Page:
13. 13. Critical Case Management Rationale Interventions for Interventions for Concussion/mTBI Critical CM mTBIProvide or reinforce early education regarding mTBI, its Early education helps manage patient expectations, maycourse and recovery to both the service member, family prevent development of symptoms, and/or reduce theirand military leadership number, duration and severity. Keeping military leaders aware of the service member’s condition may assist with appropriate duty assignments to mitigate stressorsIdentify a “battle buddy” or support person to accompany Service member may present with memory issues suchservice member to appointments as focus and concentration; service member may forget appointmentsWrite down instructions/follow up appointments for Compensates for short-term memory issues, givesservice member, provide follow up reminder calls service member a tangible reminderAssess for cognitive, psychological, behavioral and Symptoms may develop over time or be revealed by thesubstance abuse symptoms—at initial and ongoing service member once a trust relationship is establishedassessment intervals with the case managerFacilitate use of anonymous or non-military Perception of stigma may preclude SM from wantingevaluations/treatments/resources for mTBI if service help from military, maintains confidentiality and providesmember concerned about stigma; reassure service needed assistance to service membermember that seeking help is strength, not weaknessProvide education/communication for military line This may assist command staff to assign servicecommand, promote understanding of mTBI with the member to duties appropriate to limitations while healingservice member’s superiors takes place, rather than placing service member in a situation that may be overwhelming and cause negative behaviors that can result in disciplinary action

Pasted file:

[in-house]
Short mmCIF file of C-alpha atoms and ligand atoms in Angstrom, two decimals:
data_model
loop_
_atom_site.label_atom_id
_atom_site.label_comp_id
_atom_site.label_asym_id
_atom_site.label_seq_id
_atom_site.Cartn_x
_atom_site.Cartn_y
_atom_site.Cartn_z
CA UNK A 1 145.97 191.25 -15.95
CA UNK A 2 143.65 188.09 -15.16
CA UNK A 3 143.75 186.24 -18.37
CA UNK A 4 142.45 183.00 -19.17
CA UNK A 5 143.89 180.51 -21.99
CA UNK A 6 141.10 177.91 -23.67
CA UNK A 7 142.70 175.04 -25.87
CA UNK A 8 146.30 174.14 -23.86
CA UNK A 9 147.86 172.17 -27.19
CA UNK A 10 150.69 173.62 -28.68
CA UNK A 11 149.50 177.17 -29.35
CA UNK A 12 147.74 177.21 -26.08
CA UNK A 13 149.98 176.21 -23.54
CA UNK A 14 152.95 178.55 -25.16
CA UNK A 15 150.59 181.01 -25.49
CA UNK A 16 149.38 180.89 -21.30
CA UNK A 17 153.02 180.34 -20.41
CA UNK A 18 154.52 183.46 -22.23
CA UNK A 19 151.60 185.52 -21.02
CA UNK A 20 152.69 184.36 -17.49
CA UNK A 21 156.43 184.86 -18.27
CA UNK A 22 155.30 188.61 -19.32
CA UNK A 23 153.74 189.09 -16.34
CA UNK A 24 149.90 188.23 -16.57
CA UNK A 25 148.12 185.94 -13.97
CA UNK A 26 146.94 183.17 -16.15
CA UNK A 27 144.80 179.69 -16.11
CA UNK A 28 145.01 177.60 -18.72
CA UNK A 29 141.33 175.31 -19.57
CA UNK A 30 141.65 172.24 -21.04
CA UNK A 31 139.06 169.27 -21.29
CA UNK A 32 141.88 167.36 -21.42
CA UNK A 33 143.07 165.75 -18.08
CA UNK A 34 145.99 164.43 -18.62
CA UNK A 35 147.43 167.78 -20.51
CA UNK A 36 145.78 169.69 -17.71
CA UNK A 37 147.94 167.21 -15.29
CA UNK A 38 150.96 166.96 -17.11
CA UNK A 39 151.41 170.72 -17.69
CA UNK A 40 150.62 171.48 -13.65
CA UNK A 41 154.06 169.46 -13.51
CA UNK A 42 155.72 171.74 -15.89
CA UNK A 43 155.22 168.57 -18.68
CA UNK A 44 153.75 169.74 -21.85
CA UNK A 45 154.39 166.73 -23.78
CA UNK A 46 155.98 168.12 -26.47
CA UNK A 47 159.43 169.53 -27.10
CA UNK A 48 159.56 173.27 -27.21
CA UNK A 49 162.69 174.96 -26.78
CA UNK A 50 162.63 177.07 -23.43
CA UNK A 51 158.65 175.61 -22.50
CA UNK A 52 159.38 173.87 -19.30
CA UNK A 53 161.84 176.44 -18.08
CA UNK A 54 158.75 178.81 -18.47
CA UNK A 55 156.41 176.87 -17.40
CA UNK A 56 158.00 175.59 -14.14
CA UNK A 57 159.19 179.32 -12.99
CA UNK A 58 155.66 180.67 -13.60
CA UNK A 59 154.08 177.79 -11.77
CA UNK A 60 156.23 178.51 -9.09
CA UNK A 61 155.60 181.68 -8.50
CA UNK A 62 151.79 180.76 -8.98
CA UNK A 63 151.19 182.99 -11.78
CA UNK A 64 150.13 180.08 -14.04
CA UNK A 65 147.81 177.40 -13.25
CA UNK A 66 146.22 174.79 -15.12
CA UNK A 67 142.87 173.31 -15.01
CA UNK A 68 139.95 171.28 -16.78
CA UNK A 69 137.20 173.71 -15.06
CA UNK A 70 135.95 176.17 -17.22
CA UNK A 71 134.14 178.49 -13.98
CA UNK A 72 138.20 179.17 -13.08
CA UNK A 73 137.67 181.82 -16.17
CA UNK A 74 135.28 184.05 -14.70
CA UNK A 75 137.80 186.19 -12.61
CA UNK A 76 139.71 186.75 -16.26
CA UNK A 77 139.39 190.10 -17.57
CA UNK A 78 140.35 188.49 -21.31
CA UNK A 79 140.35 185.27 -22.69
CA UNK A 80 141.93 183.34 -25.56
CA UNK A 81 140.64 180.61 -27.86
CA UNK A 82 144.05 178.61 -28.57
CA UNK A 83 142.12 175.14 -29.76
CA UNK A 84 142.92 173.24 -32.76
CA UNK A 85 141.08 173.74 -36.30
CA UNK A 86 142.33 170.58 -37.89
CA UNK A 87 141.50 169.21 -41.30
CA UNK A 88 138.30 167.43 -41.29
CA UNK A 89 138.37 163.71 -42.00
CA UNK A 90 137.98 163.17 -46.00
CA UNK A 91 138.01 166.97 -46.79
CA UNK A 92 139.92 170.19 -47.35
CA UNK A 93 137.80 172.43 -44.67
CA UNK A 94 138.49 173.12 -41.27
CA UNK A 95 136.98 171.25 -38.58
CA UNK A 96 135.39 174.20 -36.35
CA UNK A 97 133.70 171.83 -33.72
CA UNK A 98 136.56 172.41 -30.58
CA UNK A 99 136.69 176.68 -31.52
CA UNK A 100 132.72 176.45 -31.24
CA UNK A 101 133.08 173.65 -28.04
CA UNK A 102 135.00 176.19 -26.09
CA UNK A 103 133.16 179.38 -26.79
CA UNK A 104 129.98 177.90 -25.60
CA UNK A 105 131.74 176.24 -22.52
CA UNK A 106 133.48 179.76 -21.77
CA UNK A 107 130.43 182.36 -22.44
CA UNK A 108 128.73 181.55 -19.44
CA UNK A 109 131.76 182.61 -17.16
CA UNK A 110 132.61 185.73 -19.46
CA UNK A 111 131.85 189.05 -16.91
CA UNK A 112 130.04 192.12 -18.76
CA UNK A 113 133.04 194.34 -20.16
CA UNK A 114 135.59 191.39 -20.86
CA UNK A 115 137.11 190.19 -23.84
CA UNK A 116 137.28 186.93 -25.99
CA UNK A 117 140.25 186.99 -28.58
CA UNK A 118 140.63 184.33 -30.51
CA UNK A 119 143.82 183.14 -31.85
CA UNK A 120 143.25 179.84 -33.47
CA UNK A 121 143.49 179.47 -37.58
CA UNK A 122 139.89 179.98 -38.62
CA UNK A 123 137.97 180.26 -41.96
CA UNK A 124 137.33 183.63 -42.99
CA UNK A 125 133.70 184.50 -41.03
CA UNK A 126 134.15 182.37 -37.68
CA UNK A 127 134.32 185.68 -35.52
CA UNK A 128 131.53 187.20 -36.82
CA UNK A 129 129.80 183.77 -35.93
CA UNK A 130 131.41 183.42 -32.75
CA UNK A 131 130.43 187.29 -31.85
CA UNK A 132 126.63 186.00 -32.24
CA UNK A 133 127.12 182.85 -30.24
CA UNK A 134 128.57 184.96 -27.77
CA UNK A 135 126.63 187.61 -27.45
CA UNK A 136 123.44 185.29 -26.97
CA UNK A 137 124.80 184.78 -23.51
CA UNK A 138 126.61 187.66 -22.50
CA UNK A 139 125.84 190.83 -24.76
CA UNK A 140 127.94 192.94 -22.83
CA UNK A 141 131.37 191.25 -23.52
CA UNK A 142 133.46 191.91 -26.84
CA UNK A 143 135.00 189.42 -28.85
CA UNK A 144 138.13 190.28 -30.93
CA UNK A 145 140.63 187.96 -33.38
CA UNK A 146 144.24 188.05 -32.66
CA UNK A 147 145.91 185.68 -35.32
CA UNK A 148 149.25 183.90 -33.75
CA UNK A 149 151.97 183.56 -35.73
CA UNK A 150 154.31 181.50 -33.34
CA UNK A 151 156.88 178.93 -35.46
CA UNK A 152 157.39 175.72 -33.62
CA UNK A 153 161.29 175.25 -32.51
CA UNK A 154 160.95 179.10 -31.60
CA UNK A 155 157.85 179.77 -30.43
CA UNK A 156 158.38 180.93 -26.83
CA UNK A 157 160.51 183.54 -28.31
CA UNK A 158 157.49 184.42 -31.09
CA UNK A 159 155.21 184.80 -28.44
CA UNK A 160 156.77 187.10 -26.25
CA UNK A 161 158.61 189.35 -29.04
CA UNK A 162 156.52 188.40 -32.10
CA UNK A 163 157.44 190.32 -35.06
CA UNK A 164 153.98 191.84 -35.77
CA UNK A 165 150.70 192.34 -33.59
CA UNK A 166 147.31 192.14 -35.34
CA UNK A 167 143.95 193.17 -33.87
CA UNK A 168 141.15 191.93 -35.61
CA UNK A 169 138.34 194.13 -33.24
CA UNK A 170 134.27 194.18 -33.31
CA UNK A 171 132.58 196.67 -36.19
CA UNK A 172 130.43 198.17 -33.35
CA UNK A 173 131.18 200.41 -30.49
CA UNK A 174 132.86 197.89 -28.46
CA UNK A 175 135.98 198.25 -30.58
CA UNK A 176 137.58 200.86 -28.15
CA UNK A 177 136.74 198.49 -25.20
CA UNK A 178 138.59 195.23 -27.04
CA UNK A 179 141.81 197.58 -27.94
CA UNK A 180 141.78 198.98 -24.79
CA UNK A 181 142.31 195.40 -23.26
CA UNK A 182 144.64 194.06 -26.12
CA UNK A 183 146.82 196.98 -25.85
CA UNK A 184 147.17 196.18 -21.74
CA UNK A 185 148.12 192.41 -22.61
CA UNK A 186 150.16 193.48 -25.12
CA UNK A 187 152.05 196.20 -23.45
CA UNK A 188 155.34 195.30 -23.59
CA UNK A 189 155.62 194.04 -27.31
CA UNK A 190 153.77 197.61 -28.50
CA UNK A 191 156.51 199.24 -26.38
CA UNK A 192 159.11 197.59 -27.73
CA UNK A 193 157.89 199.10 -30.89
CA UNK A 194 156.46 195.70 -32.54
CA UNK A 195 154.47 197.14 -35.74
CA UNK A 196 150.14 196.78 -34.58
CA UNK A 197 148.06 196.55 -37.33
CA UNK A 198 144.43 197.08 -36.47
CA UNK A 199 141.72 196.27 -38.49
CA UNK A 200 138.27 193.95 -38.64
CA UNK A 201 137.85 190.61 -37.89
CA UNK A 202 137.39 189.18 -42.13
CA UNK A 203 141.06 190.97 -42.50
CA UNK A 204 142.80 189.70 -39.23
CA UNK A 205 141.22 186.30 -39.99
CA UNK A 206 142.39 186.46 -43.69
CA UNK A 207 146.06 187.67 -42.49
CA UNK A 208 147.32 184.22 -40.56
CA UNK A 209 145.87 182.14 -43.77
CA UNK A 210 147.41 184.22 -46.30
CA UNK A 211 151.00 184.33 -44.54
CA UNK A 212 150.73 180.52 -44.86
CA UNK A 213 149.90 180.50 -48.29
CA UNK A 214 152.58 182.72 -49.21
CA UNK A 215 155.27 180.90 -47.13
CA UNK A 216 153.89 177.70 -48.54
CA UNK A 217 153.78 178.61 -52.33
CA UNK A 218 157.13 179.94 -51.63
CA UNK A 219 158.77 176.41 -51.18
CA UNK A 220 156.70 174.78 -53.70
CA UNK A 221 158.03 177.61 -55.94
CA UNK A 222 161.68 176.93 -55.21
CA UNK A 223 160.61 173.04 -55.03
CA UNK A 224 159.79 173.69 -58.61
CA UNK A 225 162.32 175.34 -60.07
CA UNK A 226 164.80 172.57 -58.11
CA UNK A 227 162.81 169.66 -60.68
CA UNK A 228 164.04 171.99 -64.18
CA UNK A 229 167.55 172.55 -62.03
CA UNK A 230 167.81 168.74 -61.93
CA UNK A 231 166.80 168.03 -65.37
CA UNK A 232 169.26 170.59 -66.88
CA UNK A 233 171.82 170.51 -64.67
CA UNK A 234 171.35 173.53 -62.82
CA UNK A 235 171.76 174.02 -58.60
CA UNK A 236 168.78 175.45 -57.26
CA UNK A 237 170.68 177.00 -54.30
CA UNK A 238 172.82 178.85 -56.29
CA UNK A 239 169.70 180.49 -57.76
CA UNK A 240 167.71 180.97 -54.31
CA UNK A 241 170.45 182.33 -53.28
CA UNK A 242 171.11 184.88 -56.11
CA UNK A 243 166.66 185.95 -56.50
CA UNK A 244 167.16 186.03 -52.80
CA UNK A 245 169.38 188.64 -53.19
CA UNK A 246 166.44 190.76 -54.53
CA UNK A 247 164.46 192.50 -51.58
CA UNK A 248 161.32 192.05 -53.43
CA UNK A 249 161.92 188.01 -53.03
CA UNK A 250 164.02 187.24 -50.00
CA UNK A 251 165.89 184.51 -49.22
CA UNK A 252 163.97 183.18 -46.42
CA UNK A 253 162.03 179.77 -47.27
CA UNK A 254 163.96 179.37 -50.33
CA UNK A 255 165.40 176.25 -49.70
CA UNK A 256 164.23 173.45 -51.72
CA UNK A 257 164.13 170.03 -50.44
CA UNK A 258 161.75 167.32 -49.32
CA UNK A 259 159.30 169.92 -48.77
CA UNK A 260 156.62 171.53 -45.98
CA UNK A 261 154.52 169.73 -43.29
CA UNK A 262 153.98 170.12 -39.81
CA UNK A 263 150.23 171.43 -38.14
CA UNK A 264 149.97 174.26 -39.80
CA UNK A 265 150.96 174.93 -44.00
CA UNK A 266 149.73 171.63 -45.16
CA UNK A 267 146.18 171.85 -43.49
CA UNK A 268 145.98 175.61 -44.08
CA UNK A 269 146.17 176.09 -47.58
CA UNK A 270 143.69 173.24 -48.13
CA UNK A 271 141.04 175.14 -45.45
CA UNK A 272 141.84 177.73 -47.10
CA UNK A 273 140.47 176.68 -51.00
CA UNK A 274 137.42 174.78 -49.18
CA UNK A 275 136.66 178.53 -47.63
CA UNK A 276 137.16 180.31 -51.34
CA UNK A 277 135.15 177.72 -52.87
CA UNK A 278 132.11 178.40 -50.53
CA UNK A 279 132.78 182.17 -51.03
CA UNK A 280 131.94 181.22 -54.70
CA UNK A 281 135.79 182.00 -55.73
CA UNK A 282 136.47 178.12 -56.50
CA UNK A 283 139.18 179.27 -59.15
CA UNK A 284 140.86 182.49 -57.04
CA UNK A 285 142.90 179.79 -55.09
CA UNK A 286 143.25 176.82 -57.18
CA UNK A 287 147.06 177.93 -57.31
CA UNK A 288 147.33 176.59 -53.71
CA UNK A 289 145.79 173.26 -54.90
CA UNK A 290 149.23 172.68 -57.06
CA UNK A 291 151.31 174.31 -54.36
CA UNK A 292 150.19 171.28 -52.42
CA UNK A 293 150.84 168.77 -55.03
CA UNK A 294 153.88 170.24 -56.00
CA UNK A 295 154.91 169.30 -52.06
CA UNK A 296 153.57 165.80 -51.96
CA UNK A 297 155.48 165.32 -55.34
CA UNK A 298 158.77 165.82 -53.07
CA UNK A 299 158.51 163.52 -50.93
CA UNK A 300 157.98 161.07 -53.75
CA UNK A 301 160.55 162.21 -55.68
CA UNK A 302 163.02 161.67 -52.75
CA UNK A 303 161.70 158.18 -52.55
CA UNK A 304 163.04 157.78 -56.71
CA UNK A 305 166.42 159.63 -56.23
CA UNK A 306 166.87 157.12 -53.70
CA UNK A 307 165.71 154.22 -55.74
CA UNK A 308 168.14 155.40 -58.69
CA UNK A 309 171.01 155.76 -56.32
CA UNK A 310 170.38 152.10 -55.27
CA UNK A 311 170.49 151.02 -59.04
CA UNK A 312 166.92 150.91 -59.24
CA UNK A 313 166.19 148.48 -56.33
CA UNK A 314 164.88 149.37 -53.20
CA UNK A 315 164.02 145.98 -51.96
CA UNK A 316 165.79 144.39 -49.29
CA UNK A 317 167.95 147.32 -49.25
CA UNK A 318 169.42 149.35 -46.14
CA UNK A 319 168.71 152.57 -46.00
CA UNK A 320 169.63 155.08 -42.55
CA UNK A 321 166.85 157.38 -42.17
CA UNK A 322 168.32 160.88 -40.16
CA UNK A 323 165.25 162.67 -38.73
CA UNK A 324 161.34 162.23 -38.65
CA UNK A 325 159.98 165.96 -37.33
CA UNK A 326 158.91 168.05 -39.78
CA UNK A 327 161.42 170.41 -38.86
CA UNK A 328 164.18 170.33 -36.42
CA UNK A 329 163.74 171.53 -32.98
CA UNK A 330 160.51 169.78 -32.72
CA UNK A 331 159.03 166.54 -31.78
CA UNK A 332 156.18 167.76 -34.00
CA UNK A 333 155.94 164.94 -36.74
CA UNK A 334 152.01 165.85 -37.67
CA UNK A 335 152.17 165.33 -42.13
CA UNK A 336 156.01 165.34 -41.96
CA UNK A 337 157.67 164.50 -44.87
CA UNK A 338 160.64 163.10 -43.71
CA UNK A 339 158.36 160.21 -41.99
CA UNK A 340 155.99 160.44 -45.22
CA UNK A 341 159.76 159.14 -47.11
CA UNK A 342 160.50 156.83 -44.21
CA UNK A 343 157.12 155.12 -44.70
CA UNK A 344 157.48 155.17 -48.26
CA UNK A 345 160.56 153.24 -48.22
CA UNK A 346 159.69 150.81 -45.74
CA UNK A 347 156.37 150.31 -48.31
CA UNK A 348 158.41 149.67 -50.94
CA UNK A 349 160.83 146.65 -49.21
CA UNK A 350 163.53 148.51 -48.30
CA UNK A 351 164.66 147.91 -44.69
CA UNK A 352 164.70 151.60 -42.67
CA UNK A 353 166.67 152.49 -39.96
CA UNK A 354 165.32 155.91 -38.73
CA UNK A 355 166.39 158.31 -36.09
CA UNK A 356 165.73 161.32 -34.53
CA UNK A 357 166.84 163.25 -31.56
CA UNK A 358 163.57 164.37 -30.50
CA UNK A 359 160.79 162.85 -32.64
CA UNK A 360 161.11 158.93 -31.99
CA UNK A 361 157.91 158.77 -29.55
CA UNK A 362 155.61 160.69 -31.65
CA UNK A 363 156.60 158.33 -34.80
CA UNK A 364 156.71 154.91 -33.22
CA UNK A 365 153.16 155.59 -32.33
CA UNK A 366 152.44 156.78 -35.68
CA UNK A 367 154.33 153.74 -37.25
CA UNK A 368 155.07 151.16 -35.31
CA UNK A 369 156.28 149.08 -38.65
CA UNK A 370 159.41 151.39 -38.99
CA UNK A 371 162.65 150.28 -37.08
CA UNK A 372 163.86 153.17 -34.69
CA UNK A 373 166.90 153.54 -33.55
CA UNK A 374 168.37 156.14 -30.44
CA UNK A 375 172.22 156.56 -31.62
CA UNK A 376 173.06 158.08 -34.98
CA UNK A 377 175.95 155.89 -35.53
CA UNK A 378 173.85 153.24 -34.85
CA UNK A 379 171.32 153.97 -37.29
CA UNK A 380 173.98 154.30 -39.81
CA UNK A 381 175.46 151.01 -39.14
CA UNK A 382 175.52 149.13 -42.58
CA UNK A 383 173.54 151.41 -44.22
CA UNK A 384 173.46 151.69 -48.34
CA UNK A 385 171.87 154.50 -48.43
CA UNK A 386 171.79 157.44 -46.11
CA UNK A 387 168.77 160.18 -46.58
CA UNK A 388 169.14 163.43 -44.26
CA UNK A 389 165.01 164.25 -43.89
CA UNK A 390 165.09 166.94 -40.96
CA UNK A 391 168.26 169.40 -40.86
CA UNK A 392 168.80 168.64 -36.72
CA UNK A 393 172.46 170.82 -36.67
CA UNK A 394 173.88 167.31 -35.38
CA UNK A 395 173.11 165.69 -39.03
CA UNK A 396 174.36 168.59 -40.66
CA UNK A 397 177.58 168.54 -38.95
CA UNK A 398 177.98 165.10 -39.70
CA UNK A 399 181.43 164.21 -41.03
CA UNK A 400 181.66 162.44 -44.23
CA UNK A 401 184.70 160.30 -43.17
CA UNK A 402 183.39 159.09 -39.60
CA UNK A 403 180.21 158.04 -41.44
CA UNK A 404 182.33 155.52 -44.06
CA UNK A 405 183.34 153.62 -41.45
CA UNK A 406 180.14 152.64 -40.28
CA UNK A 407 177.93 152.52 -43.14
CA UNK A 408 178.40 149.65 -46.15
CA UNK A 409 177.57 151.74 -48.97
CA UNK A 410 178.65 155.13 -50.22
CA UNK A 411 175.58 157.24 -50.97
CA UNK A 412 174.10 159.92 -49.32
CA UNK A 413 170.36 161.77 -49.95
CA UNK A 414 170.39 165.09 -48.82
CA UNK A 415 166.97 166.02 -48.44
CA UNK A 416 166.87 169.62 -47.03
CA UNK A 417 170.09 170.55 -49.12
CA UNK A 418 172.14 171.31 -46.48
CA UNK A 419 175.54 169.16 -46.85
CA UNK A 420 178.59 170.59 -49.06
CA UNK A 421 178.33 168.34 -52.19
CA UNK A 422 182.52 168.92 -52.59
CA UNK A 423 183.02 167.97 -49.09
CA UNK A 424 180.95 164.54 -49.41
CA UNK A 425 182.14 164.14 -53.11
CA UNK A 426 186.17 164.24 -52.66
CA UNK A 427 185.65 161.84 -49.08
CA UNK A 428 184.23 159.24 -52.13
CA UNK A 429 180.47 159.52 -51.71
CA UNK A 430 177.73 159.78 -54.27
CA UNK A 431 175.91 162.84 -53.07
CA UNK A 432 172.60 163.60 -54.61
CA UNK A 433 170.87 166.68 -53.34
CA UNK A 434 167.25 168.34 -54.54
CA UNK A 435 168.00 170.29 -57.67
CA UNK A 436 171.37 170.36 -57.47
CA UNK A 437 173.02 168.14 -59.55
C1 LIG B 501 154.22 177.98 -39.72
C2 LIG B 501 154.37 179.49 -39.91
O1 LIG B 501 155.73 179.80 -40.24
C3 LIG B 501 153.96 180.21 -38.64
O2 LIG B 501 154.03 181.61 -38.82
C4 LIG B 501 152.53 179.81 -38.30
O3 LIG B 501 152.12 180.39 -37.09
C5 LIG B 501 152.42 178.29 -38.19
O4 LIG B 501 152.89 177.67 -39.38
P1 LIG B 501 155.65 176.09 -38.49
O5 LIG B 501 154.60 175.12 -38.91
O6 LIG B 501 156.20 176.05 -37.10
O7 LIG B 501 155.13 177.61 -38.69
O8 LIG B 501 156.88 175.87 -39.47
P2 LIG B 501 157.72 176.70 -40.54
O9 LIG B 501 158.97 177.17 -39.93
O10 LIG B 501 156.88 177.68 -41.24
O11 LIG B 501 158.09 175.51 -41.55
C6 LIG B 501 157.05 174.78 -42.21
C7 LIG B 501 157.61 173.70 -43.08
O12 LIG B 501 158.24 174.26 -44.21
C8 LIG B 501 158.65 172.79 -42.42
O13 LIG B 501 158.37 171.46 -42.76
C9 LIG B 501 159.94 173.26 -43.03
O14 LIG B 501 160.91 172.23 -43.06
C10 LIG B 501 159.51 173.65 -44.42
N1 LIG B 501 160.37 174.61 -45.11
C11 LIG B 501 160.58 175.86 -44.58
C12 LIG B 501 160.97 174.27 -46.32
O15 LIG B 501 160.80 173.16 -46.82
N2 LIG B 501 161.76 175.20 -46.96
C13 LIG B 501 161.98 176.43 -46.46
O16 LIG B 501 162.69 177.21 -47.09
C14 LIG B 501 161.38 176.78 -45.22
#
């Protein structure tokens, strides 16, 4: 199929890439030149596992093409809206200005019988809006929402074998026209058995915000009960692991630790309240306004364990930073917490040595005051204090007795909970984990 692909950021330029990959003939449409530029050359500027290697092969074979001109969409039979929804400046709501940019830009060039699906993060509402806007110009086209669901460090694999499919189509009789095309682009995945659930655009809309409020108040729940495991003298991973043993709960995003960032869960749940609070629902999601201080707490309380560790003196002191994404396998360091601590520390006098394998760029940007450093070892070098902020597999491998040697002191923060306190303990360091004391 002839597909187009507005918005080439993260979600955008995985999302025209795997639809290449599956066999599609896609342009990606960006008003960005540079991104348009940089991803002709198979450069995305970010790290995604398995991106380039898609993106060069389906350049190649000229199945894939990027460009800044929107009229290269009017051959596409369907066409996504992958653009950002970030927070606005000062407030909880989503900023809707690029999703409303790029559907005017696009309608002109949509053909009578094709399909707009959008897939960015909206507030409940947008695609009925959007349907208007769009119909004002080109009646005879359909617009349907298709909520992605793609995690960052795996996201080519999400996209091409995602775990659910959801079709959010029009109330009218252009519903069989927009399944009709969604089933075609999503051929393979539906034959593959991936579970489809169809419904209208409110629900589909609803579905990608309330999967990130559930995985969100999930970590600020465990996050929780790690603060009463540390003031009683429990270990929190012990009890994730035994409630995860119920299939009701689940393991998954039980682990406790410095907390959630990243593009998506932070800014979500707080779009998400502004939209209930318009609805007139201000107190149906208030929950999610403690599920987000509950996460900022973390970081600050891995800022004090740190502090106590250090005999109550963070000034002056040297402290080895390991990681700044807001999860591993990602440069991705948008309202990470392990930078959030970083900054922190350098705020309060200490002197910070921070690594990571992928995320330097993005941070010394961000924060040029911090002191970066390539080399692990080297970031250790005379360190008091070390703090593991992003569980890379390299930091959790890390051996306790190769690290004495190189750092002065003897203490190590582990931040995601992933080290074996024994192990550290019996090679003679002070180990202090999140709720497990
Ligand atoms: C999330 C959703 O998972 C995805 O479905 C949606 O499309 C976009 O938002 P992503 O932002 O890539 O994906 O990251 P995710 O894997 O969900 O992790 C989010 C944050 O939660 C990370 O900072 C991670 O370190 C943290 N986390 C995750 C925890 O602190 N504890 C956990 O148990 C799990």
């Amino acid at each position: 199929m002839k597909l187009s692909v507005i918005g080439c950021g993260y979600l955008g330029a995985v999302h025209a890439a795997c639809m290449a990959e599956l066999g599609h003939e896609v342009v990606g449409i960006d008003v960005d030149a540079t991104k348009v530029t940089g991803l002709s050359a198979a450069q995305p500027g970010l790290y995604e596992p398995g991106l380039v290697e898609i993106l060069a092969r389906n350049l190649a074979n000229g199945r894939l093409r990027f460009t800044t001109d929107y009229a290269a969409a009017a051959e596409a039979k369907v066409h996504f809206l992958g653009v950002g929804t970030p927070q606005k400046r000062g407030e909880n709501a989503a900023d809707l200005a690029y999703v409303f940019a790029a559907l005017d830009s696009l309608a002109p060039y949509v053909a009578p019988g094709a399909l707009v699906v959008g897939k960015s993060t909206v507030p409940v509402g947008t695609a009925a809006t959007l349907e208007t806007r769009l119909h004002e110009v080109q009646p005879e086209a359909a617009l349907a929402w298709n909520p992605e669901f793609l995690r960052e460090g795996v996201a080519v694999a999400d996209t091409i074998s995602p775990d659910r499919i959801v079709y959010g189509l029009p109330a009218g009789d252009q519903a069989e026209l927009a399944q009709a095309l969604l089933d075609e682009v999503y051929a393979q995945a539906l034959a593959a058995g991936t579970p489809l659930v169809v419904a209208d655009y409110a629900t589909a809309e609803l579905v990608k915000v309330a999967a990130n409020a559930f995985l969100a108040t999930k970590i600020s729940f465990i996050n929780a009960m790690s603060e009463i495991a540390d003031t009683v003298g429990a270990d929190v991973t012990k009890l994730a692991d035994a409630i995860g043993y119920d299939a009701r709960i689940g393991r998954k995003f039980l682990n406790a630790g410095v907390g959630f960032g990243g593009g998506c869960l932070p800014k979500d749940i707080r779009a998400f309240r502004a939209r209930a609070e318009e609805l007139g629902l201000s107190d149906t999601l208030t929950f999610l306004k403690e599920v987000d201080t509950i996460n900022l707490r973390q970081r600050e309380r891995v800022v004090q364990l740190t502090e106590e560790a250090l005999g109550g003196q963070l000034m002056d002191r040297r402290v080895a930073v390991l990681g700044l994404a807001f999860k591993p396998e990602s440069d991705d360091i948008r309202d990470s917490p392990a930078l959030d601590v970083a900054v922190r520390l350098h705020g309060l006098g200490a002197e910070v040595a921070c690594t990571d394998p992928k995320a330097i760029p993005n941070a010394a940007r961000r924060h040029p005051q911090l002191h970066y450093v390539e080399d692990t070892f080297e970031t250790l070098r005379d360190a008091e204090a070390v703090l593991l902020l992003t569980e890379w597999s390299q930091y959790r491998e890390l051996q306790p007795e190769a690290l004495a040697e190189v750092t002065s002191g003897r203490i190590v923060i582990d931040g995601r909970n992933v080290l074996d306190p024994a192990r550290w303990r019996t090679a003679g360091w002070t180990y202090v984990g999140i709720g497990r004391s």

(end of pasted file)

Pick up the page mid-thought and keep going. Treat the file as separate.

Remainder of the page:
14. 14. Critical Case Management Interventions based on Symptoms- -Paired with VA/DoD CPG Common Pharmacologic Non‐Pharmacologic Referral Case Management Interventions* Physical Treatment Treatment After Failed Symptoms Response Following to Initial concussion/ Treatment mTBIHeadaches  Non narcotic pain  Sleep education  Neurology  Review with service member his or her(most common medications  Physical therapy  Pain clinic activities, is he or she following through withsymptom  NSAIDs  Relaxation recommended physical therapy, relaxationreported)  Triptans (migraine techniques, required hours of sleep? type)  Ask service member about effectiveness of pain medications, or side effects such as drowsiness, is it interfering with work?  Discuss need for functional assessment with the physician or multi-disciplinary team  Discuss treatment changes or needs with primary care provider, line commander  Consider complimentary alternative medicine (CAM) therapies  Provide written instruction for follow-up appointments, engage “battle buddy” to assist with reminders  Follow up on any new treatments prescribed to ensure compliance and evaluate effectiveness within one to two weeks. 14